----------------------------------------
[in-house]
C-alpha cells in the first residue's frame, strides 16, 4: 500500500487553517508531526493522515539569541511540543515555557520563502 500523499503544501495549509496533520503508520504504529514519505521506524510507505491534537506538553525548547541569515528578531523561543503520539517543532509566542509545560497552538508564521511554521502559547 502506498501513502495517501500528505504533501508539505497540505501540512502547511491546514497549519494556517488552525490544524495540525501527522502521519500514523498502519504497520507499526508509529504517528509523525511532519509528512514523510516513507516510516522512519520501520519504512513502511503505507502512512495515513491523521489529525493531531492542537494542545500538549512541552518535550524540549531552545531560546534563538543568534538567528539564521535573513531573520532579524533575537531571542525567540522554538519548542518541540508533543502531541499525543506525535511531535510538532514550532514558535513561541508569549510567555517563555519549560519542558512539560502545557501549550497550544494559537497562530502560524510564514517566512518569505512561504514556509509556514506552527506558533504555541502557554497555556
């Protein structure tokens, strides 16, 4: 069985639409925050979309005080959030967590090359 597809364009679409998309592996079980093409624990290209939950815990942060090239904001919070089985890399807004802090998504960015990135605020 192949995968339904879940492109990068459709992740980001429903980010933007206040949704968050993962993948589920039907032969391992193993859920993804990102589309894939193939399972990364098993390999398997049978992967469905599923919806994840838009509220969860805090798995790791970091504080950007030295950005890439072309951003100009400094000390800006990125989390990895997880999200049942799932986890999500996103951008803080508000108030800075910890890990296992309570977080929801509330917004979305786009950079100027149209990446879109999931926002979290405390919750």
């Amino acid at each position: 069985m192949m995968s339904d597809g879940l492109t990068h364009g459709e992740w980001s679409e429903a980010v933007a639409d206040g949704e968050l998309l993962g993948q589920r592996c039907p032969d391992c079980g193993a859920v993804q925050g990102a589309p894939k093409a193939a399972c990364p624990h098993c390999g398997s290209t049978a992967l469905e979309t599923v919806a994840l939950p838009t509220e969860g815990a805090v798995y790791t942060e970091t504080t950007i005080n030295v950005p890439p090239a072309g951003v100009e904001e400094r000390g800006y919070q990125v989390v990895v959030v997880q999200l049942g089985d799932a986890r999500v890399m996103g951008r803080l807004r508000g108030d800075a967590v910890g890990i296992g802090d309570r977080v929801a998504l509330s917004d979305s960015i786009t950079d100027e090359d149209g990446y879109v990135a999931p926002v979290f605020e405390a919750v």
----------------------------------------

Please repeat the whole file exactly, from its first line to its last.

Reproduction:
[in-house]
C-alpha cells in the first residue's frame, strides 16, 4: 500500500487553517508531526493522515539569541511540543515555557520563502 500523499503544501495549509496533520503508520504504529514519505521506524510507505491534537506538553525548547541569515528578531523561543503520539517543532509566542509545560497552538508564521511554521502559547 502506498501513502495517501500528505504533501508539505497540505501540512502547511491546514497549519494556517488552525490544524495540525501527522502521519500514523498502519504497520507499526508509529504517528509523525511532519509528512514523510516513507516510516522512519520501520519504512513502511503505507502512512495515513491523521489529525493531531492542537494542545500538549512541552518535550524540549531552545531560546534563538543568534538567528539564521535573513531573520532579524533575537531571542525567540522554538519548542518541540508533543502531541499525543506525535511531535510538532514550532514558535513561541508569549510567555517563555519549560519542558512539560502545557501549550497550544494559537497562530502560524510564514517566512518569505512561504514556509509556514506552527506558533504555541502557554497555556
């Protein structure tokens, strides 16, 4: 069985639409925050979309005080959030967590090359 597809364009679409998309592996079980093409624990290209939950815990942060090239904001919070089985890399807004802090998504960015990135605020 192949995968339904879940492109990068459709992740980001429903980010933007206040949704968050993962993948589920039907032969391992193993859920993804990102589309894939193939399972990364098993390999398997049978992967469905599923919806994840838009509220969860805090798995790791970091504080950007030295950005890439072309951003100009400094000390800006990125989390990895997880999200049942799932986890999500996103951008803080508000108030800075910890890990296992309570977080929801509330917004979305786009950079100027149209990446879109999931926002979290405390919750």
């Amino acid at each position: 069985m192949m995968s339904d597809g879940l492109t990068h364009g459709e992740w980001s679409e429903a980010v933007a639409d206040g949704e968050l998309l993962g993948q589920r592996c039907p032969d391992c079980g193993a859920v993804q925050g990102a589309p894939k093409a193939a399972c990364p624990h098993c390999g398997s290209t049978a992967l469905e979309t599923v919806a994840l939950p838009t509220e969860g815990a805090v798995y790791t942060e970091t504080t950007i005080n030295v950005p890439p090239a072309g951003v100009e904001e400094r000390g800006y919070q990125v989390v990895v959030v997880q999200l049942g089985d799932a986890r999500v890399m996103g951008r803080l807004r508000g108030d800075a967590v910890g890990i296992g802090d309570r977080v929801a998504l509330s917004d979305s960015i786009t950079d100027e090359d149209g990446y879109v990135a999931p926002v979290f605020e405390a919750v």